Making his first start on July 1, his twenty-second birthday, Boots suffered his first poor outing, a 15-8 shellacking at the hands of the White Sox in Chicago. Boots didn’t make it out of the third inning while giving up four runs. Perhaps, however, Boots was a bit distracted as he was about to take on another kind of major league responsibility. The Baron had announced that he was getting married to Miss Josephine Brown of Charleston, West Virginia, whom he had met the year before while pitching there. At 5’2″ and less than 100 pounds, Jo was a brown-eyed, brown-haired bride who would not turn 20 until October 17 of that year. Jo was not even a baseball fan until she met Boots.6 It was a sudden decision, although decision may be too strong a word to use in the case of Boots Poffenberger. As the future would amply demonstrate, Boots acted as he saw fit at any given moment.
Whatever nervousness Boots might have had about getting married, it certainly did not surface the day before the ceremony, when he faced future Hall of Famer Bob Feller and the Cleveland Indians in Detroit. Feller was coming off a sensational rookie season, but was having arm trouble in his sophomore year. Boots went the route in a 3-2 victory.
The following day, Boots and Jo were married at a friend’s house in Flat Rock, Michigan, some 25 miles south of Detroit.
In late July, Boots’ friends and neighbors in Williamsport decided to honor him with a “Boots Poffenberger Day” at Griffith Stadium when the Tigers came to play the Senators in early August. The committee chose Sunday, August 8—the three-year anniversary of Boots’ professional debut with Charleroi—and sold tickets for $1.25 which was $.15 more than the actual price printed on the ticket. The committee explained that the extra money would “go toward a suitable and appropriate gift for Poffenberger to be presented on that day.”7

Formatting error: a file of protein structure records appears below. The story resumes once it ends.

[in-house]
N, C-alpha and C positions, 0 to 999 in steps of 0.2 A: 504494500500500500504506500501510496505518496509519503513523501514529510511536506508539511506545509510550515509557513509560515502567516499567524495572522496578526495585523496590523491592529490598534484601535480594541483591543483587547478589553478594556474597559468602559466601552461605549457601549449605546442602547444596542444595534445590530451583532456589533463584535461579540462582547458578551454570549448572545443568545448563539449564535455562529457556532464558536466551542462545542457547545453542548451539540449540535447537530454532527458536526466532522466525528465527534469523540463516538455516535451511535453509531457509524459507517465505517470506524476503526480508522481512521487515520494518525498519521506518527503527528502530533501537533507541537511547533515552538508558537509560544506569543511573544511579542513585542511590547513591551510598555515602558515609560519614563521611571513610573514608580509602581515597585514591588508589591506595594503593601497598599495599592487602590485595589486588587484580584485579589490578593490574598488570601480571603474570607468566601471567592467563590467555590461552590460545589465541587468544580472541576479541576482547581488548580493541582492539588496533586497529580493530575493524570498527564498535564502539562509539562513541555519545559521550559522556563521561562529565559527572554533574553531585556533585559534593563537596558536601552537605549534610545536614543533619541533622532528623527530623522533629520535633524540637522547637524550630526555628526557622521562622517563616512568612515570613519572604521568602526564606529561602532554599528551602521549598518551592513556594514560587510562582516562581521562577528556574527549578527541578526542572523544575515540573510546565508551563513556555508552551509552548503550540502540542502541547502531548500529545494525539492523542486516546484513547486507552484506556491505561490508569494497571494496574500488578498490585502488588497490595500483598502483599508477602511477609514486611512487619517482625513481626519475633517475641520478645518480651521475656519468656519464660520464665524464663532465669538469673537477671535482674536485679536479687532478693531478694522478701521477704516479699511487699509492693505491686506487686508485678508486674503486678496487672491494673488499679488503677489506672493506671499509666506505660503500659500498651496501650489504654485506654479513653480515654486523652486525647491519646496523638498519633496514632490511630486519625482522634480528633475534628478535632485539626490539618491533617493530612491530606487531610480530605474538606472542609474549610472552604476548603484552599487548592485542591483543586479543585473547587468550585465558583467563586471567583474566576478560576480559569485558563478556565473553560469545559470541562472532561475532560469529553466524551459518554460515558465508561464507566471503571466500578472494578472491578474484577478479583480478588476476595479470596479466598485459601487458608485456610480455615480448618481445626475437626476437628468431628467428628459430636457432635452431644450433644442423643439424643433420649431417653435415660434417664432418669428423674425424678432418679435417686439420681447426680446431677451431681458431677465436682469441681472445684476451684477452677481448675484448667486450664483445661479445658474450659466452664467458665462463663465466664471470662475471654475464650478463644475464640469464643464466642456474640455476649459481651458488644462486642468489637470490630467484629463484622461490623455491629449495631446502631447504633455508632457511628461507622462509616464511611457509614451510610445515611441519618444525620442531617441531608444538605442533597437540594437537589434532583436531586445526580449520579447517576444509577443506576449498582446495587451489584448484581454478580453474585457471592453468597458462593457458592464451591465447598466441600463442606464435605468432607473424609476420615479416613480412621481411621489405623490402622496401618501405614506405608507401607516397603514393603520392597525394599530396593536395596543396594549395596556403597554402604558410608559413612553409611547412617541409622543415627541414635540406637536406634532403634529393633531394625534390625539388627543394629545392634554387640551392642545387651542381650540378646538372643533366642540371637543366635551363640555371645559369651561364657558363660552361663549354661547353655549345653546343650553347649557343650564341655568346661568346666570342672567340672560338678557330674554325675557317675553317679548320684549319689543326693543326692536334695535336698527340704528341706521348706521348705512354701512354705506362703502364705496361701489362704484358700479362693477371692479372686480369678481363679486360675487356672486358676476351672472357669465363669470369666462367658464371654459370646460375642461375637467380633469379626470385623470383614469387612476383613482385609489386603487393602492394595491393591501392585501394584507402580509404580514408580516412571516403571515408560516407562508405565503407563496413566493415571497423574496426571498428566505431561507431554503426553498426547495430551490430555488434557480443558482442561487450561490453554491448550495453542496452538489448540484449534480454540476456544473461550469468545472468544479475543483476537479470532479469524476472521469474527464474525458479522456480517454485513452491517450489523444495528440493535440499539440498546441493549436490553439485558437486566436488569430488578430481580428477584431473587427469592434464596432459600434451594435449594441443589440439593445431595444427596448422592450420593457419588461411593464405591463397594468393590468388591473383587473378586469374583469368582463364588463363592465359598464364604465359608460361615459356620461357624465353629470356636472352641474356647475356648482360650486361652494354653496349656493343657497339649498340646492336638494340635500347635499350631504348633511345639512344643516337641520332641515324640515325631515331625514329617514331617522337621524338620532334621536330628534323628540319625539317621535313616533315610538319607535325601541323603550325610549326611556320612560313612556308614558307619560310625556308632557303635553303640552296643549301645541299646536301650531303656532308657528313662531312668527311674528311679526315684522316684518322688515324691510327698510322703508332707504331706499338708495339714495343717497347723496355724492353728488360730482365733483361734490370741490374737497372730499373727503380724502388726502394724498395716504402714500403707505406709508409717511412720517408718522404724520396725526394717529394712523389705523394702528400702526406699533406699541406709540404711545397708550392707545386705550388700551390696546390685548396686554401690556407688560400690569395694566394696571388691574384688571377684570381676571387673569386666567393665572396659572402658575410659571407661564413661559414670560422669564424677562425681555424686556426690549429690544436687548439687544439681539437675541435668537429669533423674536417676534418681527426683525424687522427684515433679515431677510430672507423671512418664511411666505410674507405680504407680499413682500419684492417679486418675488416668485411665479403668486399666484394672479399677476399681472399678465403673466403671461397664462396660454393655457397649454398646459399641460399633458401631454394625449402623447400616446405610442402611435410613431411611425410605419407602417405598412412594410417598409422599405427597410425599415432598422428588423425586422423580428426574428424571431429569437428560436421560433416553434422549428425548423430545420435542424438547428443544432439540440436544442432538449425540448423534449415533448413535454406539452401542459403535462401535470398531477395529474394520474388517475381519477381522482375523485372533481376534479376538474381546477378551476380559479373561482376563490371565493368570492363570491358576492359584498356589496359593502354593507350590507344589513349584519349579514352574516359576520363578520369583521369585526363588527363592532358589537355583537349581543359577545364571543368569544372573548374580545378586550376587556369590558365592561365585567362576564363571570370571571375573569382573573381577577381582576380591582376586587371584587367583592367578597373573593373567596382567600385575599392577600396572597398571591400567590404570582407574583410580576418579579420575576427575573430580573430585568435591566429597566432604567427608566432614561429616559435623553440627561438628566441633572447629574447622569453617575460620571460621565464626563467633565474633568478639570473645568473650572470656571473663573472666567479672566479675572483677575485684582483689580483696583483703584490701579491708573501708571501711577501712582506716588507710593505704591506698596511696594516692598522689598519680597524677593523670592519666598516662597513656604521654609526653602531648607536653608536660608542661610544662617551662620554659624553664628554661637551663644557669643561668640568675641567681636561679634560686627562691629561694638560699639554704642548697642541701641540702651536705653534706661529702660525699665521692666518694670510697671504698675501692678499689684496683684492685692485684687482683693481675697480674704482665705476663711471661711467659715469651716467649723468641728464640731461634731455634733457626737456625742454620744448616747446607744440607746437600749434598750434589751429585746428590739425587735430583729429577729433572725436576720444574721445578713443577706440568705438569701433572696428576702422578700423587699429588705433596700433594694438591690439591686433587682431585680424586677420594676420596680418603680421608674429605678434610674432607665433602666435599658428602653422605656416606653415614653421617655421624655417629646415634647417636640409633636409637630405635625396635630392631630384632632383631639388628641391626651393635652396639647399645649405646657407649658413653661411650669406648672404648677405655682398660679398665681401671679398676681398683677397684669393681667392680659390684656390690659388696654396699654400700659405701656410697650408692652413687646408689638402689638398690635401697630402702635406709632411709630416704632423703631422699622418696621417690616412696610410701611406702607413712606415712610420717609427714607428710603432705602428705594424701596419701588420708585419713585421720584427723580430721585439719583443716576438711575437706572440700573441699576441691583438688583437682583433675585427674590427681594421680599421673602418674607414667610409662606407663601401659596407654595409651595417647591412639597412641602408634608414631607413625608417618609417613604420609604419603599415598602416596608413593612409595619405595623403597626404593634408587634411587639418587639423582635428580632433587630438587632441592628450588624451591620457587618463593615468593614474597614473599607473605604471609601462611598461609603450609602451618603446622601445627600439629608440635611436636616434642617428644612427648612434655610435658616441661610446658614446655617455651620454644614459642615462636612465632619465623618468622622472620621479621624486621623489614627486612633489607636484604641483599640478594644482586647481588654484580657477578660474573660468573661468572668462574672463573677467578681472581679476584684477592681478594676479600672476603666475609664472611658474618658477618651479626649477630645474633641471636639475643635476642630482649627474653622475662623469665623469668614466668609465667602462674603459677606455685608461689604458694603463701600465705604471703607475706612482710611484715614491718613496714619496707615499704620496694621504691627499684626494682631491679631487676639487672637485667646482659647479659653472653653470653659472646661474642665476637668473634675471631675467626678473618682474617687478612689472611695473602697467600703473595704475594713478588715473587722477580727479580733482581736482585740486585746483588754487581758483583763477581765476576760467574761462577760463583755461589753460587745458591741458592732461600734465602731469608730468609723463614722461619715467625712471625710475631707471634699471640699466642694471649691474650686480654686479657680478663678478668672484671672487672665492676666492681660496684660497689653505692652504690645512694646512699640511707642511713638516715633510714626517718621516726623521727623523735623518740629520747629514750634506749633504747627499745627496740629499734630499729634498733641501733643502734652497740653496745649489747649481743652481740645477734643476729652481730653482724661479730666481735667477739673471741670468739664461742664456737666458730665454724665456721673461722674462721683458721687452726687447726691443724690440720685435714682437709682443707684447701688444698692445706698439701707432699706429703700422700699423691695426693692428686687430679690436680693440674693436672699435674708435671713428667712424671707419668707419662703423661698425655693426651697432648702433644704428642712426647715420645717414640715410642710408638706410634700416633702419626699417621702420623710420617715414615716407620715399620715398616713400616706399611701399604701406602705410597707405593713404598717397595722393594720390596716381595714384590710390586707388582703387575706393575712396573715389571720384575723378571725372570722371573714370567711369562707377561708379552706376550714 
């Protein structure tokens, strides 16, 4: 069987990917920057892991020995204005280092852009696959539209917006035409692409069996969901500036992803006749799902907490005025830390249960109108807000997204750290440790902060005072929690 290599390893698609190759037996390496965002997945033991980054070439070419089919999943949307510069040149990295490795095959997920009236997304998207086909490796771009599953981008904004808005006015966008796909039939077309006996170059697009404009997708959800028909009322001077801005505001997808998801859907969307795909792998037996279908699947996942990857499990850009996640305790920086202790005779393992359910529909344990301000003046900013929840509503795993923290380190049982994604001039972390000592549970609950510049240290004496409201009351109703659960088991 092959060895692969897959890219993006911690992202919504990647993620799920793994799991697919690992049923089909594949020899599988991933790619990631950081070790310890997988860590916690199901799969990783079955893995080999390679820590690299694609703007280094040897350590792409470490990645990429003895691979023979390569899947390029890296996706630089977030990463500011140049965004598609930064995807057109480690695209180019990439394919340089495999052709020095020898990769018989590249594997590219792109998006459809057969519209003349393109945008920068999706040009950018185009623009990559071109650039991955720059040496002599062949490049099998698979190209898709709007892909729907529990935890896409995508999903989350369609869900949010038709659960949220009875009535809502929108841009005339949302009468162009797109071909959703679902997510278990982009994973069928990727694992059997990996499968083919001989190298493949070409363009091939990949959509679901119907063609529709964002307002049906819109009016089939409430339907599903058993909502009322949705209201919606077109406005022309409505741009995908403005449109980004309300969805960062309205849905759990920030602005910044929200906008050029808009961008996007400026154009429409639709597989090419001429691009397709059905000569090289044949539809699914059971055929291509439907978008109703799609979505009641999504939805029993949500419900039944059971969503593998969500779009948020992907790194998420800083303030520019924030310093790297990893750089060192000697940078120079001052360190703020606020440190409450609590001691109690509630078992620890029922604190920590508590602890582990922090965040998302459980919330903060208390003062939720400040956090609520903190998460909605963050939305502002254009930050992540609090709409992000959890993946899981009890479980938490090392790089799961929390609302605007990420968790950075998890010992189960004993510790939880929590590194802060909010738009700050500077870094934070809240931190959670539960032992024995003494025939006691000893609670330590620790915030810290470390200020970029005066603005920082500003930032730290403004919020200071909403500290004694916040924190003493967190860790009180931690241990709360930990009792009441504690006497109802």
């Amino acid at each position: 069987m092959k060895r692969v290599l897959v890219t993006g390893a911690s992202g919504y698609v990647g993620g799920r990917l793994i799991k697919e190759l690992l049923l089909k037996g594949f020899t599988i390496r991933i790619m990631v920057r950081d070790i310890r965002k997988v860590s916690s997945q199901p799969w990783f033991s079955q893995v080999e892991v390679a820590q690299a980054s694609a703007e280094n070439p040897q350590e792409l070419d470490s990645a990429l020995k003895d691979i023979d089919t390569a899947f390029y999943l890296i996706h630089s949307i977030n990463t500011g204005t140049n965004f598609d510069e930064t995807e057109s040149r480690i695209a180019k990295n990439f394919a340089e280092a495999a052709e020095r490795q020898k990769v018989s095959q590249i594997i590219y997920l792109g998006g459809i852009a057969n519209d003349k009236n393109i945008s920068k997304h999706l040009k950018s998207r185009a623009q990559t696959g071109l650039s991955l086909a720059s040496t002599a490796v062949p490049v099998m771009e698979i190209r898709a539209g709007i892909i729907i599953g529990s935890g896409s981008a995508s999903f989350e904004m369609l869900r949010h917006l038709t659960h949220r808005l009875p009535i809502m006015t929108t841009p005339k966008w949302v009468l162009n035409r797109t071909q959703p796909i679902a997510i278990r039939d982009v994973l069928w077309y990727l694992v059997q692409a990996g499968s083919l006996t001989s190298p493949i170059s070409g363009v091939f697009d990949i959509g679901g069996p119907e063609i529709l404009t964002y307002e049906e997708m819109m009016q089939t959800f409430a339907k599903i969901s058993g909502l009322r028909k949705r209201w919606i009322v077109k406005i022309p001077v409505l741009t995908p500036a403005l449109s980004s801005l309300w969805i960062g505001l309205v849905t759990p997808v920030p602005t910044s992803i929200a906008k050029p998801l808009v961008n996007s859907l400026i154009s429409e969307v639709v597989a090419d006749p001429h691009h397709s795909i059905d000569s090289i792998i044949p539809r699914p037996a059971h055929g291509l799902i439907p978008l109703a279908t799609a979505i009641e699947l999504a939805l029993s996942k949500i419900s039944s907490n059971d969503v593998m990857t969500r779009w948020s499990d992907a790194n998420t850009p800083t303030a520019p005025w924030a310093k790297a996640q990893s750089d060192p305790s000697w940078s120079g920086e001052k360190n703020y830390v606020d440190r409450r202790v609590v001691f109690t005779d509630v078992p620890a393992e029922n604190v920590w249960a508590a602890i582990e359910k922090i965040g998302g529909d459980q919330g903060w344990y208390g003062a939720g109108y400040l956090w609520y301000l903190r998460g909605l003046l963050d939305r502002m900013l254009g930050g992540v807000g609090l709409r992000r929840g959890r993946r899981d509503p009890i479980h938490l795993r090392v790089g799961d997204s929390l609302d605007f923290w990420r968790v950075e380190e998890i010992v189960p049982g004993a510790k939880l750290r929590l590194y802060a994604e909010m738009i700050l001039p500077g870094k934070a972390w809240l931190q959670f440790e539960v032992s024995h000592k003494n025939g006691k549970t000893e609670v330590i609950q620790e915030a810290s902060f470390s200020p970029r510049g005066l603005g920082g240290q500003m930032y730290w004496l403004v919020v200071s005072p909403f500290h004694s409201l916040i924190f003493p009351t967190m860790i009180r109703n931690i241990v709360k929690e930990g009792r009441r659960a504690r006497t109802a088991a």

Jo was presented a large basket of flowers as well and said, “I looked out for [Boots] last year and here I am this year—looking out for him more than ever.”8
“Looking out for Boots,” however, was a full-time occupation. Bud Shaver, a writer with the Detroit Times, penned a column on Poffenberger’s fastball as well as his reputation for eccentricity. The headline read in part, “Poffenberger Has It . . . He’s Three-Ring Circus.”
Shaver ended the column by listing Boots’ peculiar habits, which included “talks in his sleep, carries good luck charms all over his person, won’t go near telephones, sleeps through team meetings, talks with bleacher fans and goes on buying sprees.”9 This list of eccentricities may sound like the result of a sports writer’s imagination, but it sounded accurate to Boots’ long-time friend Laco Anderson, particularly concerning the strangest habit on the list. “I never ever seen him use a telephone,” says Anderson.10
Jerry Knode, Boots’s stepson, observed the same thing. “He’d let it ring or he’d just get up and walk out. I have no idea [why he did that]. Boots was Boots.” The Tigers were beginning to find out what that meant.11